Lovewell’s logic: Committing to change around mental health

This week, 30 well-known organisations including Barclays, E.On UK, John Lewis Partnership, National Grid, Royal Mail, Proctor and Gamble, Santander UK, Unilever UK and Ireland, and Virgin Money, became the first to sign the Mental Health at Work Commitment.

The commitment, which was developed by mental health charities in conjunction with trade bodies and employers, comprises a framework of six standards that signatories must adhere to in order to create an environment that makes a difference to employee wellbeing and in which staff can thrive. These are:

  • Prioritise mental health in the workplace by developing and delivering a systematic programme of activity.
  • Proactively ensure work design and organisational culture drive positive mental health outcomes.
  • Promote an open culture around mental health.
  • Increase organisational confidence and capability.
  • Provide mental health tools and support.
  • Increase transparency and accountability through internal and external reporting.

The need to support employees’ mental health and wellbeing is now recognised as an issue by an increasing number of employers; however, many previous initiatives aimed at tackling mental health problems in the workplace have failed to achieve the desired impact.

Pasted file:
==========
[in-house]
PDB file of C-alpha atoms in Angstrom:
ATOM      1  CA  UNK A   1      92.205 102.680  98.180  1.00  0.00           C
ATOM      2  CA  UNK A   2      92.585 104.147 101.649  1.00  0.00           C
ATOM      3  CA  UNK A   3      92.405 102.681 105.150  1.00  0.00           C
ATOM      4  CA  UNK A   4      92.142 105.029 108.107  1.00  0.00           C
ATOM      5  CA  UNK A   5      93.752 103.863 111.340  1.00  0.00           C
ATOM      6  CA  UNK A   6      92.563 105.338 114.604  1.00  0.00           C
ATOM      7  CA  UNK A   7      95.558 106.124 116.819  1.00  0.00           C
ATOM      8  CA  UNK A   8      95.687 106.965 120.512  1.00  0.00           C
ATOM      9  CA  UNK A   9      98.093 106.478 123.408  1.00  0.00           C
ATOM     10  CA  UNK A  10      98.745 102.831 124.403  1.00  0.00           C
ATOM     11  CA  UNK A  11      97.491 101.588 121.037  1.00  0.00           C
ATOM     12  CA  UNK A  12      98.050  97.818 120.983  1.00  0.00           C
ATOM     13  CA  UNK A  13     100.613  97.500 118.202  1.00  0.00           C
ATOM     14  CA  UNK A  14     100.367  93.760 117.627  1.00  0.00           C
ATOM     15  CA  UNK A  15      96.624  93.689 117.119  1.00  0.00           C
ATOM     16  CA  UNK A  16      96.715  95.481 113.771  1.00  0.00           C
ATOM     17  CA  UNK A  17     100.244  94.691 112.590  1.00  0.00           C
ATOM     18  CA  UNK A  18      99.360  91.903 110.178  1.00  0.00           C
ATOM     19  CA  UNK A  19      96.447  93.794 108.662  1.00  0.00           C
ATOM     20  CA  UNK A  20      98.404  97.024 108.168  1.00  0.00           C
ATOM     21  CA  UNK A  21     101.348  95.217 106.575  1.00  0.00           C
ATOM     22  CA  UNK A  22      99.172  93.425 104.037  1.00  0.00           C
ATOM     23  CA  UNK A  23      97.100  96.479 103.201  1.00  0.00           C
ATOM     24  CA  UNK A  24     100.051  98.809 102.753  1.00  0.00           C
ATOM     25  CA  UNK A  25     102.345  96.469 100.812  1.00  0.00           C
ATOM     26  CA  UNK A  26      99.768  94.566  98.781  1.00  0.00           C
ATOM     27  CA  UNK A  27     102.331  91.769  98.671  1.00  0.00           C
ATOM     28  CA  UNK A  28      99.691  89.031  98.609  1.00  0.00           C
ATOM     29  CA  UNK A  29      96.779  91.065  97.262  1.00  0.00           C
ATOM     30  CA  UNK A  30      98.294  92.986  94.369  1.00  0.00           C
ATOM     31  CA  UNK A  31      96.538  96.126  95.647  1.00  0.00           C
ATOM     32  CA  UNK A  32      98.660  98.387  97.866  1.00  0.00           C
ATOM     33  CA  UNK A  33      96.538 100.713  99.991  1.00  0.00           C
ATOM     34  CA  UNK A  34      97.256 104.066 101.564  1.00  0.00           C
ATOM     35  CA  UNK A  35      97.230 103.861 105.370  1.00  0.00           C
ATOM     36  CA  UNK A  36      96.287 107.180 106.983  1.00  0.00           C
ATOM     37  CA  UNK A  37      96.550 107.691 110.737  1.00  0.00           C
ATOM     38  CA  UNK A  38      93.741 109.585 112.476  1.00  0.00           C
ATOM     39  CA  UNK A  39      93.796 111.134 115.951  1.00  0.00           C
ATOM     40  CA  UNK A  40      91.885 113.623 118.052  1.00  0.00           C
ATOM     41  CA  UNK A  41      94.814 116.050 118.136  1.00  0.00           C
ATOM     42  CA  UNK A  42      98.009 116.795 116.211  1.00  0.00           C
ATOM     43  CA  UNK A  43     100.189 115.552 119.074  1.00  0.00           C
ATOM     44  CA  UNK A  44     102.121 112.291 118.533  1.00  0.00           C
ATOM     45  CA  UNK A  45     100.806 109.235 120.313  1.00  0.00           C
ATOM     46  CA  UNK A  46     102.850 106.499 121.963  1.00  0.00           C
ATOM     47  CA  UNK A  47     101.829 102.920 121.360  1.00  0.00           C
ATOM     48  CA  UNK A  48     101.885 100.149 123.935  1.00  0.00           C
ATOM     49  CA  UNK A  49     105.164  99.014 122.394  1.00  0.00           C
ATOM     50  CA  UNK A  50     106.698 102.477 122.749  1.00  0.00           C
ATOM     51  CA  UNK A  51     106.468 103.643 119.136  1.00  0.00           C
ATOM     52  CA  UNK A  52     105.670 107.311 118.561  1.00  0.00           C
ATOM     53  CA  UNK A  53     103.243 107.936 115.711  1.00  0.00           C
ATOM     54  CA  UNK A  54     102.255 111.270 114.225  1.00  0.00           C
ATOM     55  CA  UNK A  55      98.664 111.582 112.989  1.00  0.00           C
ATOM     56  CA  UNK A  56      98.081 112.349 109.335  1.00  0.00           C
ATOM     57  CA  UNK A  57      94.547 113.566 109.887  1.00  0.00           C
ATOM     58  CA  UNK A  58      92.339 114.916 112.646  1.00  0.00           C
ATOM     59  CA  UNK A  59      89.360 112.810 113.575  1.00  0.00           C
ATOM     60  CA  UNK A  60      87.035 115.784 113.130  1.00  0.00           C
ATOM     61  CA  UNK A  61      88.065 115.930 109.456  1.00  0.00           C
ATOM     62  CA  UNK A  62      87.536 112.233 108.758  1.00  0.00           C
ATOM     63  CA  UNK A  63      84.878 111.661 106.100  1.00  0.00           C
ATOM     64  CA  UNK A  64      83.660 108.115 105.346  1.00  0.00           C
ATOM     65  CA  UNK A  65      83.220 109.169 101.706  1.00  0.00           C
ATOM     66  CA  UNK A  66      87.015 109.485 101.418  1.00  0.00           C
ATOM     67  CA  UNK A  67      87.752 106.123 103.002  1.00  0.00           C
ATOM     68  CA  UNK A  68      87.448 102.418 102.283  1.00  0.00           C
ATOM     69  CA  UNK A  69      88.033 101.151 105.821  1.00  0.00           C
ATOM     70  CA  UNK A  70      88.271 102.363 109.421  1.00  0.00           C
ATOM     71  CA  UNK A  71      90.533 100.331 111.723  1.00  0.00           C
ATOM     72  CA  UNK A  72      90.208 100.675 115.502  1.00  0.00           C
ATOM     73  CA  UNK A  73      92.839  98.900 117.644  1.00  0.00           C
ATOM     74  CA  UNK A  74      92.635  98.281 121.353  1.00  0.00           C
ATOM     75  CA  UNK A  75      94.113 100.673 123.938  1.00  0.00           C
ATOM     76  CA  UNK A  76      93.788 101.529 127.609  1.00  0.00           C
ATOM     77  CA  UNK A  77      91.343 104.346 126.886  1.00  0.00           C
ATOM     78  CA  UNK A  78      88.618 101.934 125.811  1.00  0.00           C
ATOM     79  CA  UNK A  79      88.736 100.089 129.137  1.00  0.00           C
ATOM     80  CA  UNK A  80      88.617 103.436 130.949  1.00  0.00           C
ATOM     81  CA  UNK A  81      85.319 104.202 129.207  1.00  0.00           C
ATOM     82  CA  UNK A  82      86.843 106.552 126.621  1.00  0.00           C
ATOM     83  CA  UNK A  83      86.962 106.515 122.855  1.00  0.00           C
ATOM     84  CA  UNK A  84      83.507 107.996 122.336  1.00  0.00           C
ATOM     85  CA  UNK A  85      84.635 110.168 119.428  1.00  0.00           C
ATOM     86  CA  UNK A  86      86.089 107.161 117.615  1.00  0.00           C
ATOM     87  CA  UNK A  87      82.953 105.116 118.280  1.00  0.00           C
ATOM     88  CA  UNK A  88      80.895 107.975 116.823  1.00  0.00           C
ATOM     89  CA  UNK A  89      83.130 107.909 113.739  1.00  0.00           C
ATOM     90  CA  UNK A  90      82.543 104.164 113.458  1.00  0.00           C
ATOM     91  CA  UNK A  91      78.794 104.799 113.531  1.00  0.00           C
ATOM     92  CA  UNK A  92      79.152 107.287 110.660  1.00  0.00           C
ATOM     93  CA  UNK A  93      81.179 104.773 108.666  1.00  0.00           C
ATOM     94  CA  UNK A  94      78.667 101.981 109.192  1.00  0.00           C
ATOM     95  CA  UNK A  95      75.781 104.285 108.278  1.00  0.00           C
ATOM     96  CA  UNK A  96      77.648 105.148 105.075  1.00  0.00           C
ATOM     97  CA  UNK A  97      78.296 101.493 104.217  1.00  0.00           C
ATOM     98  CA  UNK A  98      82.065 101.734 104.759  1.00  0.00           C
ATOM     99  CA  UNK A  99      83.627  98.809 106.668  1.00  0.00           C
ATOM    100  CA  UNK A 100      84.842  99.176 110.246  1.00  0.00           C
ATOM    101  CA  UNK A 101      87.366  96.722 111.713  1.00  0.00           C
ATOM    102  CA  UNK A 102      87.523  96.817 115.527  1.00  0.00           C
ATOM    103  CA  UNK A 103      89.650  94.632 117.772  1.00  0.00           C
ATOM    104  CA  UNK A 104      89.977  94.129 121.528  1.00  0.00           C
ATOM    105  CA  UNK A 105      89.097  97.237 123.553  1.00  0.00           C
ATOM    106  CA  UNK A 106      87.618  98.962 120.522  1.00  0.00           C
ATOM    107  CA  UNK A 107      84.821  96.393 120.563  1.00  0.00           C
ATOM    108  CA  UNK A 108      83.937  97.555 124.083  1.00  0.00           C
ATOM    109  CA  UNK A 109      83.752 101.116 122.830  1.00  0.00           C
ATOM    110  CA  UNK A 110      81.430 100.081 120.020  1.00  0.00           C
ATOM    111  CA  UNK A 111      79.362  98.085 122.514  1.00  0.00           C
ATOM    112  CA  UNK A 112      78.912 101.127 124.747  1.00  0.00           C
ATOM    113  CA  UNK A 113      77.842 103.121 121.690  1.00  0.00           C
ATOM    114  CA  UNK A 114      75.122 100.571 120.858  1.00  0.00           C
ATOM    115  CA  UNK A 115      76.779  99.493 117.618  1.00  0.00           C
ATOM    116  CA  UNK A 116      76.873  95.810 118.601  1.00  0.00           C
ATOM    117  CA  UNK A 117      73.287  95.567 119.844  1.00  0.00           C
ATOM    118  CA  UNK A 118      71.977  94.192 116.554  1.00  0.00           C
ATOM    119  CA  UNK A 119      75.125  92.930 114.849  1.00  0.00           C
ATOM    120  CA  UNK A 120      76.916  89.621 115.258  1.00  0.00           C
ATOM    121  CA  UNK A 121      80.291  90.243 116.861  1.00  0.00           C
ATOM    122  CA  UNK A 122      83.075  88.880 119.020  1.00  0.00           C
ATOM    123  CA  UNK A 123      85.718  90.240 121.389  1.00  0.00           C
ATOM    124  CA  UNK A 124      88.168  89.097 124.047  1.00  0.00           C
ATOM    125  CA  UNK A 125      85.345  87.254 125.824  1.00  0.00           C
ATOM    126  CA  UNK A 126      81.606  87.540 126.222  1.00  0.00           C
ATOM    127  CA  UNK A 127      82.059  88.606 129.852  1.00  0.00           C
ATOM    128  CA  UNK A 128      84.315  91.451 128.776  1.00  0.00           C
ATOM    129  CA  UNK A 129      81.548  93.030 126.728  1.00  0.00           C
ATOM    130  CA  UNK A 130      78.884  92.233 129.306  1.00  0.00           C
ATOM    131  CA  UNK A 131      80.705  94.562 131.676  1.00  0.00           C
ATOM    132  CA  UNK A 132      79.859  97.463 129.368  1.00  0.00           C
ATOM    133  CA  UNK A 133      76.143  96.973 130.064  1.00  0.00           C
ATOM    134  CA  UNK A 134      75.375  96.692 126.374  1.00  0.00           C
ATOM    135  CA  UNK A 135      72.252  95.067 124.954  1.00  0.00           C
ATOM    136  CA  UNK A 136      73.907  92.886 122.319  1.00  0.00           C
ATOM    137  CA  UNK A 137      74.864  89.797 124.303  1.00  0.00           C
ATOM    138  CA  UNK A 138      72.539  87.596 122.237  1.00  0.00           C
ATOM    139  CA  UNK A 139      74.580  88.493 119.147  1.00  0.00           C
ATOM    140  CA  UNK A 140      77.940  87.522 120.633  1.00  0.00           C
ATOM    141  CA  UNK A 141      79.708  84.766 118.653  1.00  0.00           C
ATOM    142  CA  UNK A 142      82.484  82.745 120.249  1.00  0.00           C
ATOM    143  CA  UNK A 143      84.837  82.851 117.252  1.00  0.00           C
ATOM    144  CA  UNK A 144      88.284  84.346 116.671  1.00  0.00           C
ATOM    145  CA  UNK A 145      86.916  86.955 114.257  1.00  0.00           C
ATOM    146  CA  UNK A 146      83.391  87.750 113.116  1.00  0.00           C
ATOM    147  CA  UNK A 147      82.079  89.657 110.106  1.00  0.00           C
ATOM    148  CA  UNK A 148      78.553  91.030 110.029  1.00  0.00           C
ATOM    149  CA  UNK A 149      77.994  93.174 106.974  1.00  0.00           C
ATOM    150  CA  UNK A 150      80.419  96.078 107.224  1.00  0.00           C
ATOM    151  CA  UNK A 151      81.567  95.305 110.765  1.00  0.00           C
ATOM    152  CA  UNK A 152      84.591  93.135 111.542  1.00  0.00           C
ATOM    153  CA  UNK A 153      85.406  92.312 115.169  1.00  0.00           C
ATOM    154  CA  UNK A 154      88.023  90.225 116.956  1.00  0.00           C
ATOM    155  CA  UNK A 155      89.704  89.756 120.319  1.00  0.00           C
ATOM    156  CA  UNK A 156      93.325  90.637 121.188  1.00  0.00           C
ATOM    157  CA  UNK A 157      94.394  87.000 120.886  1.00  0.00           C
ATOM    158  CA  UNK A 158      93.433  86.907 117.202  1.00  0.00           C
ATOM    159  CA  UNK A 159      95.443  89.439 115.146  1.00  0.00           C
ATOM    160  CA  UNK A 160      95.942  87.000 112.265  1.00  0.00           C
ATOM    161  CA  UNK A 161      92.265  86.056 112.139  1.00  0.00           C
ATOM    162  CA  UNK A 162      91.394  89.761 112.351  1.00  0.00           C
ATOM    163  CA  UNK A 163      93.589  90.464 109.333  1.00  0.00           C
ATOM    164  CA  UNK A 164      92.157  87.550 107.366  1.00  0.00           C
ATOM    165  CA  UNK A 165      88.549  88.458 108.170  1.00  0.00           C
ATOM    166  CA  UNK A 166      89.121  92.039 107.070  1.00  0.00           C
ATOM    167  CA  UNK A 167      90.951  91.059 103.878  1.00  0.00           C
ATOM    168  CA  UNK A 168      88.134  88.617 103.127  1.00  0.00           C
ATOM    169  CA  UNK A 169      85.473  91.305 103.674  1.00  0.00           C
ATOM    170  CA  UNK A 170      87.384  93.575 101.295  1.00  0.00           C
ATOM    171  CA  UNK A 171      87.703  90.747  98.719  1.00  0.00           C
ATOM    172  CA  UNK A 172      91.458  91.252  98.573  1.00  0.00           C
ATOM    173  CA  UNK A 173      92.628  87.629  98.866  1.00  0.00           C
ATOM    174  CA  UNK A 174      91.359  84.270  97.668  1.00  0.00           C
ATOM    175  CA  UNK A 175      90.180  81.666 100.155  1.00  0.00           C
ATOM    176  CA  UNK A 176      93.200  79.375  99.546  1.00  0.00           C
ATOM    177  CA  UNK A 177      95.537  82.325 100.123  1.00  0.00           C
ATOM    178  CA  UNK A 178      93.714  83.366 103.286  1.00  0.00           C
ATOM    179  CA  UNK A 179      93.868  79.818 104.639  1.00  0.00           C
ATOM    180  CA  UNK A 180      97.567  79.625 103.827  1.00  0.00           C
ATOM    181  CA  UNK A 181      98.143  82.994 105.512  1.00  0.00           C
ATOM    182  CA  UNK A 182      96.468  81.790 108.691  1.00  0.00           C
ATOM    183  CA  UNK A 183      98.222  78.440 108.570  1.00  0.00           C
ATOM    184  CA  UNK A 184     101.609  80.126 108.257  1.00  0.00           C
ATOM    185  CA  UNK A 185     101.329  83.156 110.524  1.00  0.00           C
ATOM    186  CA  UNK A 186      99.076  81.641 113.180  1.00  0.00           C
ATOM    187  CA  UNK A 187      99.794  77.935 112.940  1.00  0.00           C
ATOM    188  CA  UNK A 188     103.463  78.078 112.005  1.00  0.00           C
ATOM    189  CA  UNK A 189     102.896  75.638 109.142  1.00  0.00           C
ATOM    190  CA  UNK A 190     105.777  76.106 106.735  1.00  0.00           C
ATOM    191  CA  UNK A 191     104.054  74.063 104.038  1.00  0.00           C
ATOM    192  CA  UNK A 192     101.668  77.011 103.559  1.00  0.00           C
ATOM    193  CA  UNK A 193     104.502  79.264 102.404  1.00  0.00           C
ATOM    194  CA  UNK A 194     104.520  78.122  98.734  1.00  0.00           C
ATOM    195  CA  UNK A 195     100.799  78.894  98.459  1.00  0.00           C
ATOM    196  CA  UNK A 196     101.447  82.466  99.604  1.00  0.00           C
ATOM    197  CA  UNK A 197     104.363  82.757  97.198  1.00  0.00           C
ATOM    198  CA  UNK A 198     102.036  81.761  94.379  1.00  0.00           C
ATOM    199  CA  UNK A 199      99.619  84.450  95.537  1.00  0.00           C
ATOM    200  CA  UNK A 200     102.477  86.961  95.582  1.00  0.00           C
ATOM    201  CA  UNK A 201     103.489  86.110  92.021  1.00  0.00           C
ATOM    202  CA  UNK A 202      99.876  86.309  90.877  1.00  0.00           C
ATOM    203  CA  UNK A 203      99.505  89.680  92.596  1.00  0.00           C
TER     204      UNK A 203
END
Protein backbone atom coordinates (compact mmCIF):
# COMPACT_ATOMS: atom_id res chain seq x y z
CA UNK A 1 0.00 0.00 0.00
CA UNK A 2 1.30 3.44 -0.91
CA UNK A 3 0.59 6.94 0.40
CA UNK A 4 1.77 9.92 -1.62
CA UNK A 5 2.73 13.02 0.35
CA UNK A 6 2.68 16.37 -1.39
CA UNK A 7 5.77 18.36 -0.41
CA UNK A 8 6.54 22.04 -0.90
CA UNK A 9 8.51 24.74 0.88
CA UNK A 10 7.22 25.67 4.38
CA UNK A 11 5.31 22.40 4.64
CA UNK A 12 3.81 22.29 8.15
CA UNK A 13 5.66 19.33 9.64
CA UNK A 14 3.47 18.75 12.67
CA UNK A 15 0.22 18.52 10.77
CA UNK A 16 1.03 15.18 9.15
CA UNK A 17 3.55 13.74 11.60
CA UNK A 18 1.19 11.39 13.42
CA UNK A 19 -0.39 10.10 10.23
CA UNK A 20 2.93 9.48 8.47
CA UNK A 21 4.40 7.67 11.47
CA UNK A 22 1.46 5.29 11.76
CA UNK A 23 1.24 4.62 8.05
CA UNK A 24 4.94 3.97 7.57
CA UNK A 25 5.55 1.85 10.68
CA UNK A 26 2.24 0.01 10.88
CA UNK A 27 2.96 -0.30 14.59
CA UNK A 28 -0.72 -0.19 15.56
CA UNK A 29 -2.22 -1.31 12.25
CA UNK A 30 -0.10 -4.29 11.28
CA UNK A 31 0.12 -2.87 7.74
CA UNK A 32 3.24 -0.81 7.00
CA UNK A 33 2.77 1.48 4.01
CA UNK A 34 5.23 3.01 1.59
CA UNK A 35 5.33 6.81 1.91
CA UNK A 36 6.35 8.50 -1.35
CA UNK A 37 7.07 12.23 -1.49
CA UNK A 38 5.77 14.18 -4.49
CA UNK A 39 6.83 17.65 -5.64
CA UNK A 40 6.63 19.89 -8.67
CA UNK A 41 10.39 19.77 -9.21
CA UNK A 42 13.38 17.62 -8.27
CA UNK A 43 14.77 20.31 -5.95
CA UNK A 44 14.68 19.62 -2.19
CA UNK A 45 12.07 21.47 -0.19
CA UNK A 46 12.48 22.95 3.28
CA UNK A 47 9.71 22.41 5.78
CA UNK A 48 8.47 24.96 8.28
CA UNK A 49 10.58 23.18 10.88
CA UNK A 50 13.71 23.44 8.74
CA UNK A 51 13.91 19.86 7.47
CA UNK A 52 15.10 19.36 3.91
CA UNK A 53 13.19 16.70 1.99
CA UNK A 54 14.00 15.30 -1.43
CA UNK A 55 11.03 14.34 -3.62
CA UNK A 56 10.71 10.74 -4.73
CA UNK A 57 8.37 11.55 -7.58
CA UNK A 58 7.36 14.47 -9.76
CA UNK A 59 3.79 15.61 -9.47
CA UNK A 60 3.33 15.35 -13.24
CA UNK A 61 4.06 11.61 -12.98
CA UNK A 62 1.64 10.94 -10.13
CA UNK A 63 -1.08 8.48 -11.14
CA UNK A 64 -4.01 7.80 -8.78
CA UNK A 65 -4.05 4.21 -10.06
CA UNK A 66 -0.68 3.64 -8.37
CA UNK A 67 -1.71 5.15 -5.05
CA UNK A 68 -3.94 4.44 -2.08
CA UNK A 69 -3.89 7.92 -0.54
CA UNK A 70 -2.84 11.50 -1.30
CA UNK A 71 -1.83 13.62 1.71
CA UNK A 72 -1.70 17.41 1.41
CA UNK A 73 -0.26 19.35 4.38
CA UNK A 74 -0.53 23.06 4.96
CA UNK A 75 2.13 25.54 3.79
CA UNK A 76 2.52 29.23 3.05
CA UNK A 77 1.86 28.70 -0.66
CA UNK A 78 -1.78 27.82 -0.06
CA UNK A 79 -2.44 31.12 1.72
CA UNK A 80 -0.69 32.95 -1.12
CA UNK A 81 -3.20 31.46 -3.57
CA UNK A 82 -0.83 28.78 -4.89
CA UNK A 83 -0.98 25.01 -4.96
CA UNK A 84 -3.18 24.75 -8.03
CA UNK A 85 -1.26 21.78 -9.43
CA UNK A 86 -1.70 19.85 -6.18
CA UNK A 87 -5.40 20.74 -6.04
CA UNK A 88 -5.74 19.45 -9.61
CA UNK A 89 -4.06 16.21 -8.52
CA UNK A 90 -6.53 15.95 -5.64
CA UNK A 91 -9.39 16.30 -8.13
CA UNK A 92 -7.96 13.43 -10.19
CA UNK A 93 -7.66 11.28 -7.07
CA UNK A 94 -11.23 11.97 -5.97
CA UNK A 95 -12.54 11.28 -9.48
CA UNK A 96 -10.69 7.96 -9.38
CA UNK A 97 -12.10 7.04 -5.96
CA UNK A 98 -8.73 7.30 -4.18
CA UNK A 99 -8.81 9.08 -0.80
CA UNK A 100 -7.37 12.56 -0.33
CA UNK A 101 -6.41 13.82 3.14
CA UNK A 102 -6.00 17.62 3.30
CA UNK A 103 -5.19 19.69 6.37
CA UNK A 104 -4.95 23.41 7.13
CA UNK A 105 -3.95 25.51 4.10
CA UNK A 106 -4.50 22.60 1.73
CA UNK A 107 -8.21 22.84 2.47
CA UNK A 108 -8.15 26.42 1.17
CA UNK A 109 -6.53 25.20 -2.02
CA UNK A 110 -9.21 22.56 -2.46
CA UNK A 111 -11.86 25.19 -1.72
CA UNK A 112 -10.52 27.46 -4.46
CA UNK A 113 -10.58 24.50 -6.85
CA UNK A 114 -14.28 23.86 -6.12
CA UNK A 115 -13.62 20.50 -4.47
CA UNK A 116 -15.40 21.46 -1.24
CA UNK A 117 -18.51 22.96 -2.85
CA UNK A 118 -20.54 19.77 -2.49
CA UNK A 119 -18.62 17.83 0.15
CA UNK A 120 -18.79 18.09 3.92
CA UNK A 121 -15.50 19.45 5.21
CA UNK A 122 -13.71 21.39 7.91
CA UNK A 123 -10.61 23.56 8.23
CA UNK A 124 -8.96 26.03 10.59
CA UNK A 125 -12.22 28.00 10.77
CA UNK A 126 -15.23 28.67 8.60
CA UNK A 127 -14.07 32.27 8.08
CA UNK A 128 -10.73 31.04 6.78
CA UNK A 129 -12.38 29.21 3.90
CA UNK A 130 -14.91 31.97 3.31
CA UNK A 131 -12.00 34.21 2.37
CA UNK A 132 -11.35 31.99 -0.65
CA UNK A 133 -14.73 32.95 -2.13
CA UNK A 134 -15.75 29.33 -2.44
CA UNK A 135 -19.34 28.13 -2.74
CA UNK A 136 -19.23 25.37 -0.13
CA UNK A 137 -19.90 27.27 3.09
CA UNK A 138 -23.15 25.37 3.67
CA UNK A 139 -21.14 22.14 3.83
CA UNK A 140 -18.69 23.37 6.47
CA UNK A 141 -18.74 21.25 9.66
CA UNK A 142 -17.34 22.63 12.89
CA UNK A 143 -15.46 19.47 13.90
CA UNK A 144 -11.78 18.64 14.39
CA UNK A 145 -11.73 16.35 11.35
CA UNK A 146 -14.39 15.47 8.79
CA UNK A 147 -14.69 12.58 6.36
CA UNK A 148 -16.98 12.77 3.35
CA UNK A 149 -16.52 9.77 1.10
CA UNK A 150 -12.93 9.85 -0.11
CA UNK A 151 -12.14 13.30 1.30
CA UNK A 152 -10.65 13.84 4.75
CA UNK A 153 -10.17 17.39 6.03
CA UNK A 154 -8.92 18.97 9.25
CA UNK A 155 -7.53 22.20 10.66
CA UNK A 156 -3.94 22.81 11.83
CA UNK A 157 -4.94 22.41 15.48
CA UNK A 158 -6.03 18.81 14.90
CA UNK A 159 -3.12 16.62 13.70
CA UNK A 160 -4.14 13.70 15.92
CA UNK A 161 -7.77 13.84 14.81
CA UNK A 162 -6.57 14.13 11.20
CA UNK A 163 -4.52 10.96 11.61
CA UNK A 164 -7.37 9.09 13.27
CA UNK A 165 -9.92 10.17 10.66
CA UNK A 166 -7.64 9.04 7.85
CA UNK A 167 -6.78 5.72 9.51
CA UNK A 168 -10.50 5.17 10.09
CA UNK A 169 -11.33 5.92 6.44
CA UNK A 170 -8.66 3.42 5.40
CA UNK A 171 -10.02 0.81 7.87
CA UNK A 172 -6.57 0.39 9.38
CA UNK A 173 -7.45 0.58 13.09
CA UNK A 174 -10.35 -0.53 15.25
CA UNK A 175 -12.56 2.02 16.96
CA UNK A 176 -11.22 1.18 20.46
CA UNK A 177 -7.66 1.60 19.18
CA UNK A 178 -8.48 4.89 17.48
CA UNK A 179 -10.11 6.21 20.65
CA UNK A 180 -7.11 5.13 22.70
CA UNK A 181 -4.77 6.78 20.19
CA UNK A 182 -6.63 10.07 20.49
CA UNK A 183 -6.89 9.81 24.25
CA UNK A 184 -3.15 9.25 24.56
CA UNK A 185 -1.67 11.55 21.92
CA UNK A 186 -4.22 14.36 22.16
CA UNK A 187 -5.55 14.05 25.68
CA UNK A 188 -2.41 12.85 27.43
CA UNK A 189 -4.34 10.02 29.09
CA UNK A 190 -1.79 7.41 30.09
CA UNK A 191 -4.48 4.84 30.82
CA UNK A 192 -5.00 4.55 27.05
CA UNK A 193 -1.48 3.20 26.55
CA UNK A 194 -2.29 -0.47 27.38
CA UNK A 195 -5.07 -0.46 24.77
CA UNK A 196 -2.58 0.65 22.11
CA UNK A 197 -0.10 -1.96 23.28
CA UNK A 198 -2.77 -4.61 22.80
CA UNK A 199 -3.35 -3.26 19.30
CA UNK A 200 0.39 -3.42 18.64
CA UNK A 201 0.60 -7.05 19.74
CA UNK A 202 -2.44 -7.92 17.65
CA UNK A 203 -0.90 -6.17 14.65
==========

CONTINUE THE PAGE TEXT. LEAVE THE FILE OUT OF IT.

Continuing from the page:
According to research published by Canada Life this week, almost one in five (19%) say that they attended work while suffering from mental ill-health. An increasing proportion of respondents also reported finding it easier to take time off when suffering from a physical condition than a mental health issue; 40% said this was the case, compared with 28% in 2018.

Organisations that achieve the final item on the list of Mental Health at Work Commitment’s standards, to successfully increase transparency around mental health issues, may well find this to be a key trigger in changing perceptions and overcoming the remaining stigma attached to such conditions.

Reporting mental health data signifies an employer’s commitment to recognising and validating conditions, along with its willingness to take these seriously and provide support where needed.

Such openness can go a long way towards creating an environment in which employees feel comfortable speaking up about their mental health and asking for support when required; all of which will, ultimately, be reflected in a positive employer brand.

Debbie Lovewell-Tuck
Tweet: @DebbieLovewell